Read the full article by Kimberley Haas
“PORTSMOUTH — Officials from the Agency for Toxic Substances and Disease Registry laid out their plans to test people exposed to contaminated drinking water at Pease International Tradeport during a meeting Thursday evening.
Earlier this month, the Department of Defense successfully transferred $10 million to ATSDR to move forward with the process of carrying out a per- and polyfluoroalkyl (PFAS) health-impact study.
An additional $10 million dollars has been approved for future testing.
Officials are hoping to use the money to study the long-term effects of contamination on people who consumed the water on the former Air Force Base between 2004 and 2014.
Frank Bove, a senior epidemiologist at ATSDR, explained that testing people who were drinking water from the area prior to 2004 would not be effective because of the contamination’s half-life.
Bove said when they sample blood from the 1,000 adults and 350 exposed children expected to participate they will be looking at lipids, liver functions and kidney functions as well as PFAS levels.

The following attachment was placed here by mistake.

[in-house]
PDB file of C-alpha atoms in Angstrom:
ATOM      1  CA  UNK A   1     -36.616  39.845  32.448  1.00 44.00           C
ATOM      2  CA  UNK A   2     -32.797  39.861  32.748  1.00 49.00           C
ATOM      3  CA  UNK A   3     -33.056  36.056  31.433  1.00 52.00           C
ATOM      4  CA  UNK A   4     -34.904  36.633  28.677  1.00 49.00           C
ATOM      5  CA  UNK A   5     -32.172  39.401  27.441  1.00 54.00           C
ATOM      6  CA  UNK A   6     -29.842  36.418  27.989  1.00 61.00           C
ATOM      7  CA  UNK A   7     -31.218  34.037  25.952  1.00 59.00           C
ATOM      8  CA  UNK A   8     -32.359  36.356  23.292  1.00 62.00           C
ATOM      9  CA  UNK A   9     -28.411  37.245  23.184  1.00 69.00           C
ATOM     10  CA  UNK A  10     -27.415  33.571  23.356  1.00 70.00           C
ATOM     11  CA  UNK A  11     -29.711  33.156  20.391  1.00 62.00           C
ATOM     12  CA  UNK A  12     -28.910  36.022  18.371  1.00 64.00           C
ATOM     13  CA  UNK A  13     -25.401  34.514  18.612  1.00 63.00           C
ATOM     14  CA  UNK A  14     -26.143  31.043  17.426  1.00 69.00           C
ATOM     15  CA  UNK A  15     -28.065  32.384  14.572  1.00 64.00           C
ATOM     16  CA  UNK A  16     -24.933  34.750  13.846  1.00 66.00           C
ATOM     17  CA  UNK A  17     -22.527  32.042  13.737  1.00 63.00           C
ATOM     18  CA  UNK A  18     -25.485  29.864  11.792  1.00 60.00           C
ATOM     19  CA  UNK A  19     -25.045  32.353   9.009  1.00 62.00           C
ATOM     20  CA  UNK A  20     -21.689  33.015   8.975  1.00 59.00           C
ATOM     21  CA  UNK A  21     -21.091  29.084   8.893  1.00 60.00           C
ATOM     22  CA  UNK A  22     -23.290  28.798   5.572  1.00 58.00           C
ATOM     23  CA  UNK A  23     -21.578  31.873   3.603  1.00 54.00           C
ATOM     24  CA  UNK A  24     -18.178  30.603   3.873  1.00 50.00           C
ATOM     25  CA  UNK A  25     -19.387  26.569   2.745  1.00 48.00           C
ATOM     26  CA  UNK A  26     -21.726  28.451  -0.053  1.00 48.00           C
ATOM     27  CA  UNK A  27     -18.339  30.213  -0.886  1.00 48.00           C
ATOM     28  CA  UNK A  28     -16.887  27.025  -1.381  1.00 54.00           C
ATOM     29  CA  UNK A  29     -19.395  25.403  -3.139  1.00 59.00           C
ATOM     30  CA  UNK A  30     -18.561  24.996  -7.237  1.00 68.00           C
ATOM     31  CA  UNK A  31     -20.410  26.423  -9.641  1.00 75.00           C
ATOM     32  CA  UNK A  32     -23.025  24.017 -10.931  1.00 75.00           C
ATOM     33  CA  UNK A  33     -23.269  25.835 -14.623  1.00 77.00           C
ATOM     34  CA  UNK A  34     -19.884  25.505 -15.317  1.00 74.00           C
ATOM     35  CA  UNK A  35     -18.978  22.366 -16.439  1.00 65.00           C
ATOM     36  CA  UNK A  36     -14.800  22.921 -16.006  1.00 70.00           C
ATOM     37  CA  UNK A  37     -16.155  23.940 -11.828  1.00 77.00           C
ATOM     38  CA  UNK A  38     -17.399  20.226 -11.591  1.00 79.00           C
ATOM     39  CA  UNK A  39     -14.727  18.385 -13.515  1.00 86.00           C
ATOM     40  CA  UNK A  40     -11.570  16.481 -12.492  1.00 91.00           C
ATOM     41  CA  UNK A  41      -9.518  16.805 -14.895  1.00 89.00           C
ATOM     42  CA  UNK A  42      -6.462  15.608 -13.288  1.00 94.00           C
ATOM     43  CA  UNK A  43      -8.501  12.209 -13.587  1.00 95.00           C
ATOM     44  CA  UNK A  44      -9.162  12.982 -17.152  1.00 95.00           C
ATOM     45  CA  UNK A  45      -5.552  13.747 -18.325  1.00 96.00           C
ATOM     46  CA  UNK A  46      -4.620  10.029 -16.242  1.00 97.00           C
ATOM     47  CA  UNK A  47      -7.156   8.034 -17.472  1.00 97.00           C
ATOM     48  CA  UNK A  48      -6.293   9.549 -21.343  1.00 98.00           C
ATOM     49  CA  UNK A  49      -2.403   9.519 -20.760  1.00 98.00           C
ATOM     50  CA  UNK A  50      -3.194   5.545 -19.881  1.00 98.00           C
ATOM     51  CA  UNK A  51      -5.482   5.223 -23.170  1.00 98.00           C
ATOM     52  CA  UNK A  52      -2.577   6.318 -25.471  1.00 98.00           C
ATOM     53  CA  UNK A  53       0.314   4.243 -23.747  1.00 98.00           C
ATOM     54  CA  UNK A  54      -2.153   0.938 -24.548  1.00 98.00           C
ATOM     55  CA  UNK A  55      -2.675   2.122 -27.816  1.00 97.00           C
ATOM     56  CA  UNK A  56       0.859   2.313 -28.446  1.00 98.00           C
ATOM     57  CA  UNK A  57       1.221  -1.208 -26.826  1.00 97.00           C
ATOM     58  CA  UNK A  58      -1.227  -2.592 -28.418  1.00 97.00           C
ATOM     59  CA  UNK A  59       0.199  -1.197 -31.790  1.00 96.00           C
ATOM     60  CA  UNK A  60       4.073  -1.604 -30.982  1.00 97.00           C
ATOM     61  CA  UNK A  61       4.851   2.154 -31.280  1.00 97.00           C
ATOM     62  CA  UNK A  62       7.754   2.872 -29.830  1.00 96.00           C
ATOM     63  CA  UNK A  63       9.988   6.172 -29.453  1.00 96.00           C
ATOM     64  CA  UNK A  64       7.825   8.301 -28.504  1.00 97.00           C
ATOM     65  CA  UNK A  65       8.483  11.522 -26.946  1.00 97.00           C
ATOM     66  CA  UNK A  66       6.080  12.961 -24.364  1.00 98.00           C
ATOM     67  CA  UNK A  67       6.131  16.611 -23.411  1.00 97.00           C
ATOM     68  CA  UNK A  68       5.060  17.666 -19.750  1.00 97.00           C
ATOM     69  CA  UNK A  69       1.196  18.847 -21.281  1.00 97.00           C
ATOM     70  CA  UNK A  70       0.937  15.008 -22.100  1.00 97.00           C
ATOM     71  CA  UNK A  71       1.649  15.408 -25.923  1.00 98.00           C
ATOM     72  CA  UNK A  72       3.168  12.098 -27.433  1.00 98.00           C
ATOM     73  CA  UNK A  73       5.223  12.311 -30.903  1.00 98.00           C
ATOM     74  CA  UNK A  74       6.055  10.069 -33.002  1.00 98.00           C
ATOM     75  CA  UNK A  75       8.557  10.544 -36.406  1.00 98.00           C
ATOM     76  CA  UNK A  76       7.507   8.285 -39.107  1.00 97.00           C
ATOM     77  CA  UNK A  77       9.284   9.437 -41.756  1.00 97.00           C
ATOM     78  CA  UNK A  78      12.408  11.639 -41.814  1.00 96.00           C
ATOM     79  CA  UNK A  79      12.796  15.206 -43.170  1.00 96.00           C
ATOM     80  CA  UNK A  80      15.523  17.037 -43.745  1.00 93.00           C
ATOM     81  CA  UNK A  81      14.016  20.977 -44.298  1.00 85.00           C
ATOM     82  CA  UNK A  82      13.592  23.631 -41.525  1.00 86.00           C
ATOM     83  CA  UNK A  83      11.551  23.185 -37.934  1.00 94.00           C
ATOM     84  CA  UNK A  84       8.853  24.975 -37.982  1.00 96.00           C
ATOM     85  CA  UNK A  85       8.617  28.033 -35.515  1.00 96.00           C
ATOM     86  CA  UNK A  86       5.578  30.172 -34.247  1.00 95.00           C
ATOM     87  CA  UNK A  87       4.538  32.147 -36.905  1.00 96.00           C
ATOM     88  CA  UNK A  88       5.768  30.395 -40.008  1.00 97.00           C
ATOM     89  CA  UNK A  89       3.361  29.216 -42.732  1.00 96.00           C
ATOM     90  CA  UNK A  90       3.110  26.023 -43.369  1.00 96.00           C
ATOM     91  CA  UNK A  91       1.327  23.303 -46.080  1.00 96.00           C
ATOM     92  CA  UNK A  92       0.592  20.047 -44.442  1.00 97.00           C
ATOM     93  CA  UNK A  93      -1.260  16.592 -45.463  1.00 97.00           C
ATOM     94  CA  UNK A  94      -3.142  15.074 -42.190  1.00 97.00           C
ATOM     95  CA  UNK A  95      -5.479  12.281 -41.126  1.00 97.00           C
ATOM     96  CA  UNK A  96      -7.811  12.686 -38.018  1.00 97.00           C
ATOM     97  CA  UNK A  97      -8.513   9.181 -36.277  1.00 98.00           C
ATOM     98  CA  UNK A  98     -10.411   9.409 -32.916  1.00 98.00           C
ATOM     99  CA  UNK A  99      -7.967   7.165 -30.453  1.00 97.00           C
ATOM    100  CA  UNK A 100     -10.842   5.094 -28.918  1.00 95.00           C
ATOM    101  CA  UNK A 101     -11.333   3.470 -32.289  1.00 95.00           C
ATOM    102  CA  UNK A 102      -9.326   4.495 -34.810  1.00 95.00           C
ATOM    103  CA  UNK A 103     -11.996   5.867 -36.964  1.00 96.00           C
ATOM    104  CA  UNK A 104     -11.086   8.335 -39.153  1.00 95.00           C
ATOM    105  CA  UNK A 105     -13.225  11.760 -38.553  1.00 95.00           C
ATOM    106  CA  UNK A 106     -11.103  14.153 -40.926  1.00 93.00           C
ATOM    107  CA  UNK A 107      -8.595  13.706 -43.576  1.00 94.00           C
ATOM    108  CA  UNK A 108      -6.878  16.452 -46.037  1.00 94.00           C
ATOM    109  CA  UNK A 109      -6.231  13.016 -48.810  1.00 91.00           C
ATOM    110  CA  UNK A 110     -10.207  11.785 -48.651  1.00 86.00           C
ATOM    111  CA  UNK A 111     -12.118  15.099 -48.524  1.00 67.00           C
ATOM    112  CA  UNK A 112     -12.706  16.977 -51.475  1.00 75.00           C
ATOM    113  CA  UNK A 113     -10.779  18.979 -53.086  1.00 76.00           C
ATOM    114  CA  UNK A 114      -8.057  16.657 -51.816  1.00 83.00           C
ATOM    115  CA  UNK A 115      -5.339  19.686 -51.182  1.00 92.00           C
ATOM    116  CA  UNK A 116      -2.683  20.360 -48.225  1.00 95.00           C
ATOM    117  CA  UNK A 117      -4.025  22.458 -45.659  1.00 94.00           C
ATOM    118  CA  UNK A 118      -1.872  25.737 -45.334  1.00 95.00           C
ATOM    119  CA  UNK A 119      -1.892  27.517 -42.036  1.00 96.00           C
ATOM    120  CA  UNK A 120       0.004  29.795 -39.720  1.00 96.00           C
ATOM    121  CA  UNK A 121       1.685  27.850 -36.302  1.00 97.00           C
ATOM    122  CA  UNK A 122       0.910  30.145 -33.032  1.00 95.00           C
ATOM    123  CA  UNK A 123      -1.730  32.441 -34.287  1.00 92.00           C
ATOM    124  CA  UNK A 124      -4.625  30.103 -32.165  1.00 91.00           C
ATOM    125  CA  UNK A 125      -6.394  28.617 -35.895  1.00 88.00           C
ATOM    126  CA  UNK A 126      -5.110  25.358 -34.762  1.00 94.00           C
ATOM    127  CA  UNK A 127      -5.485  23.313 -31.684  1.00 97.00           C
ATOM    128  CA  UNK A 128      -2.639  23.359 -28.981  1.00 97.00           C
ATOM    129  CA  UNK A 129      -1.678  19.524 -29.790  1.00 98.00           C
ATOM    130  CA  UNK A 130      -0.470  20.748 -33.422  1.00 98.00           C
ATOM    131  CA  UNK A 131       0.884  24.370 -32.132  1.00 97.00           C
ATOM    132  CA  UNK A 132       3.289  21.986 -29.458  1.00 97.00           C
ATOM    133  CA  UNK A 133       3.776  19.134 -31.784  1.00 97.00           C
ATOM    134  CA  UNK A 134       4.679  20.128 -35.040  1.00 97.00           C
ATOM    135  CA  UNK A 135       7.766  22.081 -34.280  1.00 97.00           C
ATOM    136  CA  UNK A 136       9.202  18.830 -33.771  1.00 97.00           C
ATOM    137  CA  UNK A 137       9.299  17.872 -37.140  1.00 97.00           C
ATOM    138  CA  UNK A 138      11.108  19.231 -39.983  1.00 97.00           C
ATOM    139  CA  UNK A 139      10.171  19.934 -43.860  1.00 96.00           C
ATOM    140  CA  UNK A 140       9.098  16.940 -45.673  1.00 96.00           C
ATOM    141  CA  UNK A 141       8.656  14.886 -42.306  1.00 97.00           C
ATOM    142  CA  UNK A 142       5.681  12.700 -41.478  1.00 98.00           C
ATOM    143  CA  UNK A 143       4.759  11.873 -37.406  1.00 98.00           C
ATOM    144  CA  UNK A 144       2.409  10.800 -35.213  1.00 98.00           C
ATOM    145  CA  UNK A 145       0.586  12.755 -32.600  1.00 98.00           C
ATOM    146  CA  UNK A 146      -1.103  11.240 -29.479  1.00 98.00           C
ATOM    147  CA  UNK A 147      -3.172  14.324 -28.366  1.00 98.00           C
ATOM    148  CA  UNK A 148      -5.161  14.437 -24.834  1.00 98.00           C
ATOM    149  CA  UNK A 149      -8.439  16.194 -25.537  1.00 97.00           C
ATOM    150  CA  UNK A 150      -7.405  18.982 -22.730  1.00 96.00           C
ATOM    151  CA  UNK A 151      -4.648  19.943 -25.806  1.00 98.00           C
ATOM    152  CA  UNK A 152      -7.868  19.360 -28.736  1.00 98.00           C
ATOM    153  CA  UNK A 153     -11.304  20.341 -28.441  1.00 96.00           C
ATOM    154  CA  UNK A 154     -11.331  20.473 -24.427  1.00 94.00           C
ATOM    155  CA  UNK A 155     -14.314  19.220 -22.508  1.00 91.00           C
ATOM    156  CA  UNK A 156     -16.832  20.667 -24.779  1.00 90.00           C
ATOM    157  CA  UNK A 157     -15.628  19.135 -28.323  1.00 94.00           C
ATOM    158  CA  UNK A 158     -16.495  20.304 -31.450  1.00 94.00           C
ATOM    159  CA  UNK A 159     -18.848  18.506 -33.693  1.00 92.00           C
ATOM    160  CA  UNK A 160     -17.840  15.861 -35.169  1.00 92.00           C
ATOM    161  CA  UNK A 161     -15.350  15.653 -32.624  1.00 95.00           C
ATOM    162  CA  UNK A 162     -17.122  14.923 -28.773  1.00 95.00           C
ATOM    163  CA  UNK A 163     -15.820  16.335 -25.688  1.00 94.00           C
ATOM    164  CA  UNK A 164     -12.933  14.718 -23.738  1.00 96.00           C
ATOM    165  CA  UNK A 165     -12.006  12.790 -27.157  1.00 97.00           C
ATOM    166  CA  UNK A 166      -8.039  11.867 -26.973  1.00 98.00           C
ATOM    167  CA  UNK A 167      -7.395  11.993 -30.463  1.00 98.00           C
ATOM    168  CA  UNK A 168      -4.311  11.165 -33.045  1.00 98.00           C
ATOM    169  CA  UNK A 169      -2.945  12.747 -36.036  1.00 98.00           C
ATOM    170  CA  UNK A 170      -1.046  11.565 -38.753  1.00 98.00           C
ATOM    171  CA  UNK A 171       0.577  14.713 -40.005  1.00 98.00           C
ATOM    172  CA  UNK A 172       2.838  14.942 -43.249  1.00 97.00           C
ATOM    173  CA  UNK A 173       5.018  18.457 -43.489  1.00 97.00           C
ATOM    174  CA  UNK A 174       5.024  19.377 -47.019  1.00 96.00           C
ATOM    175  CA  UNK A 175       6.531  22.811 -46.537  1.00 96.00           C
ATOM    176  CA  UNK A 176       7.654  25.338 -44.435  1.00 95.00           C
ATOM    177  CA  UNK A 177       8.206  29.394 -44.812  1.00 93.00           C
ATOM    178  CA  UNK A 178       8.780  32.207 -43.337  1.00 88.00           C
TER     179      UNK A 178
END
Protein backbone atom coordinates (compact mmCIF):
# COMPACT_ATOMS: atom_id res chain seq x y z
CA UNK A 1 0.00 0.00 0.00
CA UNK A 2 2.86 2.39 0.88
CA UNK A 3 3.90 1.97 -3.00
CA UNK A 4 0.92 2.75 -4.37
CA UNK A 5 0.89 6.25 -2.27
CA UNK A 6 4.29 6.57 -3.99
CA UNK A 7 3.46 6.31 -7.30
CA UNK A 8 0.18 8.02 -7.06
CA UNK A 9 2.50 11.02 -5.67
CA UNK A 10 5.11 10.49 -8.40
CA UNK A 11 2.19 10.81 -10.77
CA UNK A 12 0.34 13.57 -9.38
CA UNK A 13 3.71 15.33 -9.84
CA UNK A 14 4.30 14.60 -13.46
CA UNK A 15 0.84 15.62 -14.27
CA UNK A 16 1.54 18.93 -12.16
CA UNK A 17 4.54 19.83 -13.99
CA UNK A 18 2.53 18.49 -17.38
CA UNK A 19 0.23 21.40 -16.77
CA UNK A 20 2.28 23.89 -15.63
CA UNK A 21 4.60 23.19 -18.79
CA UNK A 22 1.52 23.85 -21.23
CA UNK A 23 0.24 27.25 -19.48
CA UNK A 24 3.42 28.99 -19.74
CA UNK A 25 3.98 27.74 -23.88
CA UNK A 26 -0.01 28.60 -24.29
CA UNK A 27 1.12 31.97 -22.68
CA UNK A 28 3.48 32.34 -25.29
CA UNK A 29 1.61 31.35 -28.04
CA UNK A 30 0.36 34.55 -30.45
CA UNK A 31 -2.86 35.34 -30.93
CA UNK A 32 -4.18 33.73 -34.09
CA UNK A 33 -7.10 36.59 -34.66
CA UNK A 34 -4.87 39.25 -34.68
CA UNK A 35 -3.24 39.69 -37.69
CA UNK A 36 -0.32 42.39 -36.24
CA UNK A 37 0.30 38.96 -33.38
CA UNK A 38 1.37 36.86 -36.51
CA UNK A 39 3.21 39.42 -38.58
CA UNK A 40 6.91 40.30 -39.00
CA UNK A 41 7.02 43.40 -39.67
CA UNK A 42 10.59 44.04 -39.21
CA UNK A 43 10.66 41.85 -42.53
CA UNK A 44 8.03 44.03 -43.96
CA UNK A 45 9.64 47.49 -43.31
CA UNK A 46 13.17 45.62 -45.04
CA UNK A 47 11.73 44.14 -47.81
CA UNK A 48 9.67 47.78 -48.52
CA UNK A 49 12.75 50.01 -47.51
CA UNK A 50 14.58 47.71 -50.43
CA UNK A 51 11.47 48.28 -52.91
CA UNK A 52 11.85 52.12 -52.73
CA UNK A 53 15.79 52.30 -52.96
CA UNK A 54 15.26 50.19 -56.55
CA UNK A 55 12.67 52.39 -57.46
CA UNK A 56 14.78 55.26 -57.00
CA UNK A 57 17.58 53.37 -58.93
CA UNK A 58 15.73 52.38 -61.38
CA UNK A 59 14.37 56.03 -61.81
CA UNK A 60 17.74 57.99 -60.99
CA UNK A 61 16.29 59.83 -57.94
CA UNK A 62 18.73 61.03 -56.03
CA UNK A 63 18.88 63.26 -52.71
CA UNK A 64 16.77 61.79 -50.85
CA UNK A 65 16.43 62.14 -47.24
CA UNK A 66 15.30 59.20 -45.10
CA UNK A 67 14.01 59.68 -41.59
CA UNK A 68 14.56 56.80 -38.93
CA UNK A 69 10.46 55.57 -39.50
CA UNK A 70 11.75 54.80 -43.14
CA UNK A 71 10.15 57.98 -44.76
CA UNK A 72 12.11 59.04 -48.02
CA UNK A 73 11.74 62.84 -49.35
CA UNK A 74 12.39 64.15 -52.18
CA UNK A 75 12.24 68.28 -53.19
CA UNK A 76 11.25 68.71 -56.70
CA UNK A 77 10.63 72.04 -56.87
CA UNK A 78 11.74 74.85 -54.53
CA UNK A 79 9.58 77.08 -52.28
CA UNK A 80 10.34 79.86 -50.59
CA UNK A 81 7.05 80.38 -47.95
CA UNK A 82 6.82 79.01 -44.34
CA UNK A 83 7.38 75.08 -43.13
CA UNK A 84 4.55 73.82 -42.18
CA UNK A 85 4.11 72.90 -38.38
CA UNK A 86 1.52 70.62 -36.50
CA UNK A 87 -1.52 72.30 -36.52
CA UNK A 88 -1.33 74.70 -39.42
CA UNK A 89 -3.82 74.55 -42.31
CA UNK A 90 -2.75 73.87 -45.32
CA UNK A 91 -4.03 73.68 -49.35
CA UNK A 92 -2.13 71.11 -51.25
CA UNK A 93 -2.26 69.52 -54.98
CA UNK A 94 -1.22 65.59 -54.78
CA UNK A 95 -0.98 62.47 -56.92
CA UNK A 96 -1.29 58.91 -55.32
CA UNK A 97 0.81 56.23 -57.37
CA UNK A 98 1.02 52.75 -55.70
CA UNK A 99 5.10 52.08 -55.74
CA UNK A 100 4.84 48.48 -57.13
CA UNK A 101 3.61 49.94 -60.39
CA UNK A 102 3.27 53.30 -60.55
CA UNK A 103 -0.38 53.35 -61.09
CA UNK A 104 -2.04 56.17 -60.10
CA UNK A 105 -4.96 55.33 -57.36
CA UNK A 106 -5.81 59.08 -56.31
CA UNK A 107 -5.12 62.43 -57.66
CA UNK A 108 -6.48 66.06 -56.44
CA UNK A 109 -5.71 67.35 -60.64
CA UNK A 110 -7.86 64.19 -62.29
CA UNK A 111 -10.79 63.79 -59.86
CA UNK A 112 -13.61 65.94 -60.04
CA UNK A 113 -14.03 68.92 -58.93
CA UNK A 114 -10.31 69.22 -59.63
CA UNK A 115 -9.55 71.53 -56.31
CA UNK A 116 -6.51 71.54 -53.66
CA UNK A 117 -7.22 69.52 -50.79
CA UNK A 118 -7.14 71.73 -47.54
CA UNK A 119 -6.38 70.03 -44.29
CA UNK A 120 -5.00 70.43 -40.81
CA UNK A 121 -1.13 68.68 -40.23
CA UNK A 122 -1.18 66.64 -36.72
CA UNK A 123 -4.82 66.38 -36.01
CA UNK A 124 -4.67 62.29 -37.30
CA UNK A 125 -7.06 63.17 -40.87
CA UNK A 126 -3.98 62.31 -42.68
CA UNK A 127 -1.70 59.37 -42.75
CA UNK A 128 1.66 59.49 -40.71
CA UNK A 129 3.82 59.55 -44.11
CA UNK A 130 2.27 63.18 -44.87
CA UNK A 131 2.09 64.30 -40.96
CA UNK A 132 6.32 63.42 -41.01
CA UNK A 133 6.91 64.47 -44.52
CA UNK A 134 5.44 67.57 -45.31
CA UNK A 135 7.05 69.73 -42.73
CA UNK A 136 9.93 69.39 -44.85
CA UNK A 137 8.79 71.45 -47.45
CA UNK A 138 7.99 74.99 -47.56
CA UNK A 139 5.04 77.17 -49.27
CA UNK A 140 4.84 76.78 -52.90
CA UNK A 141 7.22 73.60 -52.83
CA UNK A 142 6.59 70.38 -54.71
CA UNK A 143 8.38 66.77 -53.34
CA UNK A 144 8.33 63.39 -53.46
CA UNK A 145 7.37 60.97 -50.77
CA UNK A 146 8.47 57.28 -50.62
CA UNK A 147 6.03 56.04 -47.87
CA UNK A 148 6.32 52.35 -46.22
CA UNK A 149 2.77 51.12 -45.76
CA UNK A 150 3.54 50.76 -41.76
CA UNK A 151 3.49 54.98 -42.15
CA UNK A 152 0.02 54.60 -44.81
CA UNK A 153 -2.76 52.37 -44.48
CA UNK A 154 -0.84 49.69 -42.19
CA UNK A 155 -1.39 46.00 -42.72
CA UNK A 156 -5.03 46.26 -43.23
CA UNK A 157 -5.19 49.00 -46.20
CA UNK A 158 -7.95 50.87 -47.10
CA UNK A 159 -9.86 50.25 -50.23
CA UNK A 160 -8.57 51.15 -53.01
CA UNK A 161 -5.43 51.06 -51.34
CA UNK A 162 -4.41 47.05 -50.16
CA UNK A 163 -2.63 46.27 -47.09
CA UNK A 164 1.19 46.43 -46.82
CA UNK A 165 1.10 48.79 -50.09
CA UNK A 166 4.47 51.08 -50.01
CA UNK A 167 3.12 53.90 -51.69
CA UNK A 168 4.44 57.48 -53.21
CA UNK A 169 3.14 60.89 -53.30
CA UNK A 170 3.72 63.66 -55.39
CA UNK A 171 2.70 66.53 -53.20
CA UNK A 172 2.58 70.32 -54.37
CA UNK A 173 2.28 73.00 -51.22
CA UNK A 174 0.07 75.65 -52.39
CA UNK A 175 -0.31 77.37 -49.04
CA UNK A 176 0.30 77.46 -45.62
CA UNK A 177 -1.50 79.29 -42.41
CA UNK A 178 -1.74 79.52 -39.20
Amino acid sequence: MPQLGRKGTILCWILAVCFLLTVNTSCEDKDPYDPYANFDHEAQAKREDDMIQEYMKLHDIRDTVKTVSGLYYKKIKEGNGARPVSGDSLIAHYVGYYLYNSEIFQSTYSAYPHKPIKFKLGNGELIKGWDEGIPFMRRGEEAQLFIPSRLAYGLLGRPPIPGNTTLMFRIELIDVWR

‘We will be collecting Social Security numbers so we can follow people over time,’ Bove added.
Andrea Amico, co-founder of Testing for Pease, asked about the concept of using Social Security numbers.
Bove said they will be taking extra measures to make sure the private data of participants is protected.
Patrick Breysse, director of ATSDR, explained there is nothing set in stone yet.
‘We don’t have specific plans, but we want to keep our options open. Social Security numbers are key to accessing national cancer registries,’ Breysse said.
Breysse said one of the biggest challenges they have is recruiting people to participate in the study. They are hoping to work with the state to reach impacted individuals and that people will come forward through public announcements…
Firefighters and people who work on industrial sites will be excluded from the study because exposure is considered an occupational hazard and the focus needs to be on drinking water exposure.”